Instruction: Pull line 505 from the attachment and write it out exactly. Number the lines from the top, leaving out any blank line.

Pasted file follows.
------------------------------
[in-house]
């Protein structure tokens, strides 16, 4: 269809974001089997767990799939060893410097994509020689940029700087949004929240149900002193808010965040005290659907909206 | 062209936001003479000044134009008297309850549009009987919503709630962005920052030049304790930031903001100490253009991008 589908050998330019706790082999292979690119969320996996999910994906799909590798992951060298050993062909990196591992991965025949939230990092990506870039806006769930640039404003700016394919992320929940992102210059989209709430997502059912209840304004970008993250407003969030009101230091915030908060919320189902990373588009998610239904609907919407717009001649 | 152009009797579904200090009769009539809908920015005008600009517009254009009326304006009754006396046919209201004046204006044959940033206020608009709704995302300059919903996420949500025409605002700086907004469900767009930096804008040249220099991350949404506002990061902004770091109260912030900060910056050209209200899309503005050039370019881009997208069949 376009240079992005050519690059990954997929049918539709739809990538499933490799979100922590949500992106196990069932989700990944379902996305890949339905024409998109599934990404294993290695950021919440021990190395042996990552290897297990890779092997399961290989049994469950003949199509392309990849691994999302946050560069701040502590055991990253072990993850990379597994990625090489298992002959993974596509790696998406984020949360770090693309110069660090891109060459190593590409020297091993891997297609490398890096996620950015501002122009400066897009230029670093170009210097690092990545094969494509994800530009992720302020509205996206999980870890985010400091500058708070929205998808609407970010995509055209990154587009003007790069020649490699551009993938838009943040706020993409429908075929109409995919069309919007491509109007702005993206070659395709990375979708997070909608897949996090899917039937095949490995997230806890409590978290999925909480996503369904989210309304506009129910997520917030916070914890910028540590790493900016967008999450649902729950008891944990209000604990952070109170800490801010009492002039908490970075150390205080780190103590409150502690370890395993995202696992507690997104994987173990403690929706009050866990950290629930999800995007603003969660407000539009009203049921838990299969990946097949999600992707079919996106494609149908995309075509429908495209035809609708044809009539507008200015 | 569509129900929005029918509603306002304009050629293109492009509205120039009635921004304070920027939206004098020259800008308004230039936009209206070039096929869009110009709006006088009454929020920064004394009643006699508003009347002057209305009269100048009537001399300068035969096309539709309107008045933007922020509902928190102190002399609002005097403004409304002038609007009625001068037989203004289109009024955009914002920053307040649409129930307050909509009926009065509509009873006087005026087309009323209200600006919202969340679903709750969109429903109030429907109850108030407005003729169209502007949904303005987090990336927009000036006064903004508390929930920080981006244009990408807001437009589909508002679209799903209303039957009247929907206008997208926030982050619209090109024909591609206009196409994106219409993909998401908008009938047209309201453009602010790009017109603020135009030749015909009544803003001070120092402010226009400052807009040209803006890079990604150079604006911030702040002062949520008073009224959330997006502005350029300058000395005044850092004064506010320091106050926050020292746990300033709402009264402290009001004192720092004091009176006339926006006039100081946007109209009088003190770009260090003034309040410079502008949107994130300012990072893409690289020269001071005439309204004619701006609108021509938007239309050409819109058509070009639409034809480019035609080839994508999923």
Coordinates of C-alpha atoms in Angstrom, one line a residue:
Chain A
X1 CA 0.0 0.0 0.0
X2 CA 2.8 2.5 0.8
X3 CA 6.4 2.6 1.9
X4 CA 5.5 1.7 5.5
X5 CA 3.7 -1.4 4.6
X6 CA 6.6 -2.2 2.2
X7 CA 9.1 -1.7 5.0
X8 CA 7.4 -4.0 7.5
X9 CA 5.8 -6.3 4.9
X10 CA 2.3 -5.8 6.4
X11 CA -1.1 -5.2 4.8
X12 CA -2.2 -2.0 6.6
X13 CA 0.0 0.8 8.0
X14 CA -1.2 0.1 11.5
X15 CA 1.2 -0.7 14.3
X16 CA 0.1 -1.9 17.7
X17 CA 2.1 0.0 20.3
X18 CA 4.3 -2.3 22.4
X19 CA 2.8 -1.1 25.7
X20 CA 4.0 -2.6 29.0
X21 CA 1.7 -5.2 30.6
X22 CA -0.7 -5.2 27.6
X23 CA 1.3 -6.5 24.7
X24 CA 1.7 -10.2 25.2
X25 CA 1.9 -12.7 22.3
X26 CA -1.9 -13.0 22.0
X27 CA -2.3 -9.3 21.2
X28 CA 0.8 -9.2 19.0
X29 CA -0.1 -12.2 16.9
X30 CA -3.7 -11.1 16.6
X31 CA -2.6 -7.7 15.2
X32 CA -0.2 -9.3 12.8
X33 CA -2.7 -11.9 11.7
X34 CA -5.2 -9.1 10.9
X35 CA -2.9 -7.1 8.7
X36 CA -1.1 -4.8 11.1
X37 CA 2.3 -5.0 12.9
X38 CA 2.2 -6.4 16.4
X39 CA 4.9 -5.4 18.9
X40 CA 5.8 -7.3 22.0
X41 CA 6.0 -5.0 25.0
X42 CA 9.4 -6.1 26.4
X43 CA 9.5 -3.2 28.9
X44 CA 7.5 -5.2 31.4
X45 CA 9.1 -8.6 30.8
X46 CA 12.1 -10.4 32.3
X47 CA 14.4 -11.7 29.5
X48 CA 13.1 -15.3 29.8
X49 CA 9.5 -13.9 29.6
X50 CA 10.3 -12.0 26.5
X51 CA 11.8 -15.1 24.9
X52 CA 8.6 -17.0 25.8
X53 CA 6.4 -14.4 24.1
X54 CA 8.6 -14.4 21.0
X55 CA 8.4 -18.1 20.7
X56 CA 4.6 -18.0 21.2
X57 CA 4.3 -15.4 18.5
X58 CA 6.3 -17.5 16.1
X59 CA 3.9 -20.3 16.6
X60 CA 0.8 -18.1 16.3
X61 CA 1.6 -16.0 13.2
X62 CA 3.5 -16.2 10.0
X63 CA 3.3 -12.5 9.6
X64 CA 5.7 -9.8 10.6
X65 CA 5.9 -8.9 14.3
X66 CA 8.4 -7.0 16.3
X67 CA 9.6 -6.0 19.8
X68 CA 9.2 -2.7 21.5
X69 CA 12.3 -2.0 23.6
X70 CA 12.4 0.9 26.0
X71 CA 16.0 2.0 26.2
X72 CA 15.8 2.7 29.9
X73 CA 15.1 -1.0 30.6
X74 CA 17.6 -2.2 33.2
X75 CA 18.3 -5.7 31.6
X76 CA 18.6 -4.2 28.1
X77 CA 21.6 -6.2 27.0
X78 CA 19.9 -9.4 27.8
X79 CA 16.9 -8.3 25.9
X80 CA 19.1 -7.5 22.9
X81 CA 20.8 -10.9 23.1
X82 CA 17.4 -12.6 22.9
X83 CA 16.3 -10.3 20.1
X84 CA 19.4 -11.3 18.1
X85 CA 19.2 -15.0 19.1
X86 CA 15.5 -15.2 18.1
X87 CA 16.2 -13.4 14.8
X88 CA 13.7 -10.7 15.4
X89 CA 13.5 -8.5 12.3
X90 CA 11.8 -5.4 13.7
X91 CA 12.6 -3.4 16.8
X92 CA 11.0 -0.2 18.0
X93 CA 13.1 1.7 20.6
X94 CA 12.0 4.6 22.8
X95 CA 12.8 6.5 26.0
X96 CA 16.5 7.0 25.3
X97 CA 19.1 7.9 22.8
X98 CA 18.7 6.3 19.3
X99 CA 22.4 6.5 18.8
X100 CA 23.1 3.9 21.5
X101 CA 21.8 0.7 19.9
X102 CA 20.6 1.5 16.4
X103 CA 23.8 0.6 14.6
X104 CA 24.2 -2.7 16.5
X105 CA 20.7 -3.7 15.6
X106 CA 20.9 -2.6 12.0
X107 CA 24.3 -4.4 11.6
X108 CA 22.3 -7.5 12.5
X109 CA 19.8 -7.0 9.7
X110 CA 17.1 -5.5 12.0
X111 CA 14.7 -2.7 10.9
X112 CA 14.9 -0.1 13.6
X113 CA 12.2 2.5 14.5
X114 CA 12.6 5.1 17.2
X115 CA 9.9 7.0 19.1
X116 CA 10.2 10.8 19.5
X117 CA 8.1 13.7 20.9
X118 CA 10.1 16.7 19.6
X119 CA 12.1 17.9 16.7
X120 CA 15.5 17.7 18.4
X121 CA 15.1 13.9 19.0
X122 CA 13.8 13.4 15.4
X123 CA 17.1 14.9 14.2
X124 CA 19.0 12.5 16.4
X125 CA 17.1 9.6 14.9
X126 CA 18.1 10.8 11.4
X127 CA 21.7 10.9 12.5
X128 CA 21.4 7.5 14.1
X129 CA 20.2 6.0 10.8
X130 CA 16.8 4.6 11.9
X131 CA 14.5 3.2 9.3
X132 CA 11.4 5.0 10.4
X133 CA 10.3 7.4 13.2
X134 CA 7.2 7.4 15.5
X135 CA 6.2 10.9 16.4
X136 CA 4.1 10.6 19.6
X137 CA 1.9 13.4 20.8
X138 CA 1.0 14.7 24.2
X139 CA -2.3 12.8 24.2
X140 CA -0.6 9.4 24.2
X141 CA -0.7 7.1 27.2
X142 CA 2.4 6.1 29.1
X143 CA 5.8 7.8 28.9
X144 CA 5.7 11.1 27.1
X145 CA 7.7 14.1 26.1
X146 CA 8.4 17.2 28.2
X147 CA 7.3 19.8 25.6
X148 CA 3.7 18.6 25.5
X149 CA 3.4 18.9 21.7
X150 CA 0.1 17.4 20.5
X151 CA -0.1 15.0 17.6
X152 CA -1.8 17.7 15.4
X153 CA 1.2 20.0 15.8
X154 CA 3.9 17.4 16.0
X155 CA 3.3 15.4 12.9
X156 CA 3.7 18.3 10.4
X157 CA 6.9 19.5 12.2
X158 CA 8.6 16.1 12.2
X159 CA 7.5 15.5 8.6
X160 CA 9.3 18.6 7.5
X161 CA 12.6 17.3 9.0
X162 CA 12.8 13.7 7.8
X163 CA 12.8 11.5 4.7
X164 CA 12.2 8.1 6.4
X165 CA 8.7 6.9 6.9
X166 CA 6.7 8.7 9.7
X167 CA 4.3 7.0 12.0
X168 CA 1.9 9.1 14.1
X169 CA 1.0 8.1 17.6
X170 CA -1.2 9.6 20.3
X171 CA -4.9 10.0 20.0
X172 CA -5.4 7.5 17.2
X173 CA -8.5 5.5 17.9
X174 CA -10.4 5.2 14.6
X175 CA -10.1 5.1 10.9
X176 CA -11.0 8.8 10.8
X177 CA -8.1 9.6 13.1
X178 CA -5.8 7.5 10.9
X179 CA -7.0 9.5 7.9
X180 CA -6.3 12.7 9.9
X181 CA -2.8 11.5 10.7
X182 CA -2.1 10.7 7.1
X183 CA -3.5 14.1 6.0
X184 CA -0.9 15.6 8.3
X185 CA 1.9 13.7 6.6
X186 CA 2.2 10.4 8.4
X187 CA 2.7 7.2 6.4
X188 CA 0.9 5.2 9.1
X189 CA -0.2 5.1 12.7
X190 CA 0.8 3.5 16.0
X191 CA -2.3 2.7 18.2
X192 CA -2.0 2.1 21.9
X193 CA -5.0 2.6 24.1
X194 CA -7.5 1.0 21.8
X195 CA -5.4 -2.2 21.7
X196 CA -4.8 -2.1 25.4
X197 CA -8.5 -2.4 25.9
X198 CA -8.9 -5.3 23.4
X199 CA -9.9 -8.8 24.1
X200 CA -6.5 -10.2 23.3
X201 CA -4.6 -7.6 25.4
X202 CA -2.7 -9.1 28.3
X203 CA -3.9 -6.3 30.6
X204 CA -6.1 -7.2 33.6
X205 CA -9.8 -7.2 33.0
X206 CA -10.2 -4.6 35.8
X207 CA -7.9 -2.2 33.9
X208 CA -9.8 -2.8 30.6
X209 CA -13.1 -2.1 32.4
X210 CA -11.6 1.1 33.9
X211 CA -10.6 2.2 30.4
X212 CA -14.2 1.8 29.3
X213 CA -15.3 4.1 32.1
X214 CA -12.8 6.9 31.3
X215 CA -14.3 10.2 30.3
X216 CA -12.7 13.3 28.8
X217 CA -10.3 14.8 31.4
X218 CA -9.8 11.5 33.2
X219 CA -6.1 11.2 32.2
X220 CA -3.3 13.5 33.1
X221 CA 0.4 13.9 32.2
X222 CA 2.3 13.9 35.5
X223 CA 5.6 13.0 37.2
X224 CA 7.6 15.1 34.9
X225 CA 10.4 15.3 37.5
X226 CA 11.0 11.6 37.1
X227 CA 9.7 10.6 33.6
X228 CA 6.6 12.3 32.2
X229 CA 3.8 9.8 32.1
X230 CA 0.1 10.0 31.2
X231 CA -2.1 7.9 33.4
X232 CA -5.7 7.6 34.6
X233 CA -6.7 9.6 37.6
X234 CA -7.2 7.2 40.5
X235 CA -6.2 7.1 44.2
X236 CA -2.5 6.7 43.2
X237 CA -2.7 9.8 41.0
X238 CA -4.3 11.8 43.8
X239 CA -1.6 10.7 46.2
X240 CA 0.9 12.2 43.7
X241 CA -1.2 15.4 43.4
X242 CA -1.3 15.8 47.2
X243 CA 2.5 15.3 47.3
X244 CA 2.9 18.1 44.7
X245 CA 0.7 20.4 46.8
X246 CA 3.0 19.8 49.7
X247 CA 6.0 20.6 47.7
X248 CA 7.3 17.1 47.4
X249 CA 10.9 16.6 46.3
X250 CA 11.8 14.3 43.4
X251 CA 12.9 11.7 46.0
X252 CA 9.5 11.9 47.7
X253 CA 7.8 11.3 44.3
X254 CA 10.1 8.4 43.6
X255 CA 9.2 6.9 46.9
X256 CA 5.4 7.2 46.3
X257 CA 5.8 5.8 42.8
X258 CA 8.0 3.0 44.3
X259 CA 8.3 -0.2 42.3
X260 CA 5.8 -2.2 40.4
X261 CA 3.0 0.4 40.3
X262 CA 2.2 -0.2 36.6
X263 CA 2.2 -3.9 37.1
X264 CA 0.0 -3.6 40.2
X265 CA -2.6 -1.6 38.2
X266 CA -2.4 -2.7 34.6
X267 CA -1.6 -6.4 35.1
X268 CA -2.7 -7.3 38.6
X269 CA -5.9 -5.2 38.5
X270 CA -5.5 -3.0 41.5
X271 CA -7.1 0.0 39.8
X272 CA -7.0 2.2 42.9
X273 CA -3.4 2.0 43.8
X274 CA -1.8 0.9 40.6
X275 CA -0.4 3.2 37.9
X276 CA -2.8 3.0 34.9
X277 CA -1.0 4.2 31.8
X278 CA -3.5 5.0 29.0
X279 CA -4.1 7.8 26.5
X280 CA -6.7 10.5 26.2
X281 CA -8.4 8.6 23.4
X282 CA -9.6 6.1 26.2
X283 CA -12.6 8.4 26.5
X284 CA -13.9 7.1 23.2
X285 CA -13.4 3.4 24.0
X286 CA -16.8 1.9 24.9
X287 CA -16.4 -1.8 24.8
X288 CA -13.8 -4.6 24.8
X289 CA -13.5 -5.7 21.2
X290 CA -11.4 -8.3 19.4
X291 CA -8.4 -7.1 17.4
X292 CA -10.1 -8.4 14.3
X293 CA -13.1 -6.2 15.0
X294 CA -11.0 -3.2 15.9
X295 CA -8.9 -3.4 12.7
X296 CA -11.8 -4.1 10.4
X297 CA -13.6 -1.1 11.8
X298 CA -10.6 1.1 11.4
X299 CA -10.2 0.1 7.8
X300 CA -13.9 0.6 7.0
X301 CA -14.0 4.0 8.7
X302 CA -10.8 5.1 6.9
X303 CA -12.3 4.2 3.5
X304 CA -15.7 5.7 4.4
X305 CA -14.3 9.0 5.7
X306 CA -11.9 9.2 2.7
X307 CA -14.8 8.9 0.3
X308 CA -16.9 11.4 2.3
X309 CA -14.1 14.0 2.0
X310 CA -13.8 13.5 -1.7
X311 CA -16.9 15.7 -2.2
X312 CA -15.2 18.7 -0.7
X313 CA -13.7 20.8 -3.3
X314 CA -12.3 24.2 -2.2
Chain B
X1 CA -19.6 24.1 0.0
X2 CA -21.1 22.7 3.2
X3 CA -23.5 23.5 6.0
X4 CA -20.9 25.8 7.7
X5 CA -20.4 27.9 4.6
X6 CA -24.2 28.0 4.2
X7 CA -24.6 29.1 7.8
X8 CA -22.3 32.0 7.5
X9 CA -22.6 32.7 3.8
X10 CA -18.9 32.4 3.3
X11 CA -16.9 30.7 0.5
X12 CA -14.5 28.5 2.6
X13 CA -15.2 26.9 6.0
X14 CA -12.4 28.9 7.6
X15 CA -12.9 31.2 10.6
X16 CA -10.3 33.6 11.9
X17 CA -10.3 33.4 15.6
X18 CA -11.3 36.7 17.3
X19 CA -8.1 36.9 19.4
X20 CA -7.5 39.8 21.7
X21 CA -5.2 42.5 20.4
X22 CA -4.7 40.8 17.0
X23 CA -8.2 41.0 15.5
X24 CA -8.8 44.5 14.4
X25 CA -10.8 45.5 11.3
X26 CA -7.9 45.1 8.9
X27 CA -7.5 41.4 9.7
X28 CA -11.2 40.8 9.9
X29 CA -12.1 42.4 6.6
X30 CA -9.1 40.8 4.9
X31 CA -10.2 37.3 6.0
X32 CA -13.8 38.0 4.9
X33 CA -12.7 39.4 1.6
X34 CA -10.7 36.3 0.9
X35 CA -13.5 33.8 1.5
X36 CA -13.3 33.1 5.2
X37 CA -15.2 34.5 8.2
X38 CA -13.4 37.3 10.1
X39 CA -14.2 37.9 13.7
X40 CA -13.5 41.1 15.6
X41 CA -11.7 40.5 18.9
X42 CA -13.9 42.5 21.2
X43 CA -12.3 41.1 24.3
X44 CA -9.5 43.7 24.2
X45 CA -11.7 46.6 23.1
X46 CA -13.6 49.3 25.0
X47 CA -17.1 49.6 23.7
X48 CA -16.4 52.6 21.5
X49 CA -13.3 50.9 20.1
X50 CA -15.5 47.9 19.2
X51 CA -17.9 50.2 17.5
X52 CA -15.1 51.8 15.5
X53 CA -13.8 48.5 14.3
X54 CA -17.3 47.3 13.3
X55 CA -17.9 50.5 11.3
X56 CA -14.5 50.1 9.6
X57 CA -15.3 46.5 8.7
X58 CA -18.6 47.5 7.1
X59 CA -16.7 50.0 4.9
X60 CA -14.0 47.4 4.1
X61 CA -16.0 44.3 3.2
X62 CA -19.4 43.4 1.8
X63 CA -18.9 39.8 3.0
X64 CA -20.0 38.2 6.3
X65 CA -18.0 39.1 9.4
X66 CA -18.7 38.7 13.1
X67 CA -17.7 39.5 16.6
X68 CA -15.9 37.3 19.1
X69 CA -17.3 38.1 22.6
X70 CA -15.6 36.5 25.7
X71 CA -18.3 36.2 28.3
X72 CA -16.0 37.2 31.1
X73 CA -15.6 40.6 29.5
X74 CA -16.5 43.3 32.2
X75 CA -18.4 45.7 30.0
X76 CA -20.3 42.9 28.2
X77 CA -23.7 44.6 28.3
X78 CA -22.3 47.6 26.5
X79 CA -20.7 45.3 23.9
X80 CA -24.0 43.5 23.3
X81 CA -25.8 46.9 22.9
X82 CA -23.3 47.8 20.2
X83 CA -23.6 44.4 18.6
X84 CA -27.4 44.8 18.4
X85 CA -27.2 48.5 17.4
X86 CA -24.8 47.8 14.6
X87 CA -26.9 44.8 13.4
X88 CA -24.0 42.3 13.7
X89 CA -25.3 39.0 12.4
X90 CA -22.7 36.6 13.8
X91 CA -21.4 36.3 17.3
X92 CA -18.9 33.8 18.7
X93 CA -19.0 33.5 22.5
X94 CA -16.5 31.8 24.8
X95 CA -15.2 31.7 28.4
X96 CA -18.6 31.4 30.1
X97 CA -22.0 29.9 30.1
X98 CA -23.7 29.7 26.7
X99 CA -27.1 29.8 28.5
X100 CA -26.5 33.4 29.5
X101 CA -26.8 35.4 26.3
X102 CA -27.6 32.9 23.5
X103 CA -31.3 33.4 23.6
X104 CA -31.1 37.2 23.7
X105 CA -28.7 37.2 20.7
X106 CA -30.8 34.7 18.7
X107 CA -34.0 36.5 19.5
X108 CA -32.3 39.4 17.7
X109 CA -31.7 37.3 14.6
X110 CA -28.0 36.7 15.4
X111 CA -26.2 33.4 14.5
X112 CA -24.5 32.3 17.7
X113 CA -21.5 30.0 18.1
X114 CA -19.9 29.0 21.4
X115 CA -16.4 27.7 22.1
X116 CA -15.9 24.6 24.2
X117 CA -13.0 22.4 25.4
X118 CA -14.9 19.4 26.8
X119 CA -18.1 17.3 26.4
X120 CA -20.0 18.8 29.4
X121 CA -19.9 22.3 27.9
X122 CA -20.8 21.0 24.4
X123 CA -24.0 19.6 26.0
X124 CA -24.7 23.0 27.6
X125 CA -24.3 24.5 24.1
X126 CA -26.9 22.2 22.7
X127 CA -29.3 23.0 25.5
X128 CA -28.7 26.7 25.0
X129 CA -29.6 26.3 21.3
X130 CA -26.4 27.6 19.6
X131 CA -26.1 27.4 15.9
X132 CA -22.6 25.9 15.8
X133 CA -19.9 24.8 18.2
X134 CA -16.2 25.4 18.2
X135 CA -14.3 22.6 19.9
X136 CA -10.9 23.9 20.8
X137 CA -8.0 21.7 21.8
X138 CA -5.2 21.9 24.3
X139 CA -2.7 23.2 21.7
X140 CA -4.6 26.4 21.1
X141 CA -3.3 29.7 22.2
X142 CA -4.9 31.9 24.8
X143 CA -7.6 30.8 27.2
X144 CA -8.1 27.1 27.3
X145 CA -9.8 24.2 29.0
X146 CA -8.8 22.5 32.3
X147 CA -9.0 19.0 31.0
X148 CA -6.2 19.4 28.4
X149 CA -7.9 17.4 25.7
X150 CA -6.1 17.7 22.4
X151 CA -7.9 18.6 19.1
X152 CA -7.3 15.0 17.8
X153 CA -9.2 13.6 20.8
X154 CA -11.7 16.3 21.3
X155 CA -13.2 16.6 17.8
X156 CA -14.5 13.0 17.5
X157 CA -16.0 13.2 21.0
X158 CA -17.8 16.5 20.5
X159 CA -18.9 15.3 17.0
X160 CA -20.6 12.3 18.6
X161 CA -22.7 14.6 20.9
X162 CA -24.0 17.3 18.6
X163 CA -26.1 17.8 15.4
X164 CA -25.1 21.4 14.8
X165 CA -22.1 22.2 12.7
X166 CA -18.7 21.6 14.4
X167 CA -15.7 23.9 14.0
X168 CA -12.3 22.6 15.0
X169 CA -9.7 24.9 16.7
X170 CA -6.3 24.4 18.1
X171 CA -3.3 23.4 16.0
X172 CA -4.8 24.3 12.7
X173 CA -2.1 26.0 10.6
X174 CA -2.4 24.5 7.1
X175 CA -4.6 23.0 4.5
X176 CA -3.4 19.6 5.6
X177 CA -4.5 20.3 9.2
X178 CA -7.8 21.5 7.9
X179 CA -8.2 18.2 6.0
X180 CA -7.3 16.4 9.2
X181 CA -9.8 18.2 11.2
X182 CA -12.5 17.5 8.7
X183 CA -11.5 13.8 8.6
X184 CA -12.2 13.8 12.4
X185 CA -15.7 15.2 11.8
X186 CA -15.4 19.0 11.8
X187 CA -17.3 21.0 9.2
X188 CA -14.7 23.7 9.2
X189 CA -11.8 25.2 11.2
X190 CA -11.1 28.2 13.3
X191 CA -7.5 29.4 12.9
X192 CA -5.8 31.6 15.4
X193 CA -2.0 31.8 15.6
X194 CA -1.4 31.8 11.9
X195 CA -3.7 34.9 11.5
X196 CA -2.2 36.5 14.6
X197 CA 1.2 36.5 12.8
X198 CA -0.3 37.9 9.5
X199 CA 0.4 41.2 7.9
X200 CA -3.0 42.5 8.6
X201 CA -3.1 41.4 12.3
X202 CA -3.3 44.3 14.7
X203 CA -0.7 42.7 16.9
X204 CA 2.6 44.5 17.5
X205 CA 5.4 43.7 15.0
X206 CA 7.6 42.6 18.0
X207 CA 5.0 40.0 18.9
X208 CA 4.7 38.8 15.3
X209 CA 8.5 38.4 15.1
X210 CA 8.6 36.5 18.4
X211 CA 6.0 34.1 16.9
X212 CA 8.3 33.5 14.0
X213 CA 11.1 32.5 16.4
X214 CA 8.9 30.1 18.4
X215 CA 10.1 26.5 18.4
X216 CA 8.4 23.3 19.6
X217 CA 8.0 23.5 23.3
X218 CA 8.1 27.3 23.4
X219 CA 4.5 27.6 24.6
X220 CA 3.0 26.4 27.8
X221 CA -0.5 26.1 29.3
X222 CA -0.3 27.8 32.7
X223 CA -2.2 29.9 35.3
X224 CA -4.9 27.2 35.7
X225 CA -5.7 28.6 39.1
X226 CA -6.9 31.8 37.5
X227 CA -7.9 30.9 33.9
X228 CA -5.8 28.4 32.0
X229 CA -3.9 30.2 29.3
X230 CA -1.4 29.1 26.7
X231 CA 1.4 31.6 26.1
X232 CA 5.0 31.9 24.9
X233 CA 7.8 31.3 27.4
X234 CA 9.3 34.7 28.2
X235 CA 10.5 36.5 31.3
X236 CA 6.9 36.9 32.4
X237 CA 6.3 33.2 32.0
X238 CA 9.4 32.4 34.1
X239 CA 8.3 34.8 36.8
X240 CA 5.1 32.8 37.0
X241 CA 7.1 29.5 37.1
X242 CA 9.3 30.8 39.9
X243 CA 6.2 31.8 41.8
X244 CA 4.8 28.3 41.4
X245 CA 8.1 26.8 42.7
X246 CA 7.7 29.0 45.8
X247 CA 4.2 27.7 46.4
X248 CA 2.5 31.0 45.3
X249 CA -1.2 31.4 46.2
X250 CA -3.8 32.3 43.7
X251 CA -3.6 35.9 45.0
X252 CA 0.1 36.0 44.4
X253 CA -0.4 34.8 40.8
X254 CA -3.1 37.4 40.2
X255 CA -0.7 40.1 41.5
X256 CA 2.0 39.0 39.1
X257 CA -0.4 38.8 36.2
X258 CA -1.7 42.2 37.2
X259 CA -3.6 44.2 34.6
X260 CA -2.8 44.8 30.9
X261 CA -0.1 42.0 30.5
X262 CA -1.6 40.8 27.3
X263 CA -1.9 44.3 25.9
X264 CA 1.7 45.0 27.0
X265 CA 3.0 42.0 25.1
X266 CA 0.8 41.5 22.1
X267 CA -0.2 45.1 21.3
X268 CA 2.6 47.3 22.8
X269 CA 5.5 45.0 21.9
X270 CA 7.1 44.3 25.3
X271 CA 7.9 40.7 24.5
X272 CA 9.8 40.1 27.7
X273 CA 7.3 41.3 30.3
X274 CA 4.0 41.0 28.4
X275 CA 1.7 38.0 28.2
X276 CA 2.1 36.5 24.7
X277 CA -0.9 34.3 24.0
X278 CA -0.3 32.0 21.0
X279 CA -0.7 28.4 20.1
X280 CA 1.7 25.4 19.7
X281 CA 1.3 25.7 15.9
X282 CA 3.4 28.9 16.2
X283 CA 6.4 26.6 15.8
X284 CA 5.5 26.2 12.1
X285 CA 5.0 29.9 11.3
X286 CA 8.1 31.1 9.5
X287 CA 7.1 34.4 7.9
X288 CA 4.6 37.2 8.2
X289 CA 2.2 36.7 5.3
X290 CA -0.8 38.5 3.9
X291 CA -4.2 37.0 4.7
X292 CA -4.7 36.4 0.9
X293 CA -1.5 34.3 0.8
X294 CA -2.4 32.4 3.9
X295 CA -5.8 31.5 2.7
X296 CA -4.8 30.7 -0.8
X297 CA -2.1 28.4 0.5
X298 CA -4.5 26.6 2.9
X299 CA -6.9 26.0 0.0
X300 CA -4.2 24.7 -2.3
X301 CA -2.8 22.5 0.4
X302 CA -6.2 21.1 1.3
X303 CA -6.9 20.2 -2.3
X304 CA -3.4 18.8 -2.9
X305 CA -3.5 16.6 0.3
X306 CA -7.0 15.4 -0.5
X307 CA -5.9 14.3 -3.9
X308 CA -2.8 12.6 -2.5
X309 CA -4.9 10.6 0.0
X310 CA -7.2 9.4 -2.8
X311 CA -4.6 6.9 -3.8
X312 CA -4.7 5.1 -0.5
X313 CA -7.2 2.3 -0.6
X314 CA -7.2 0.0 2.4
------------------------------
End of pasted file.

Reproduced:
X186 CA -15.4 19.0 11.8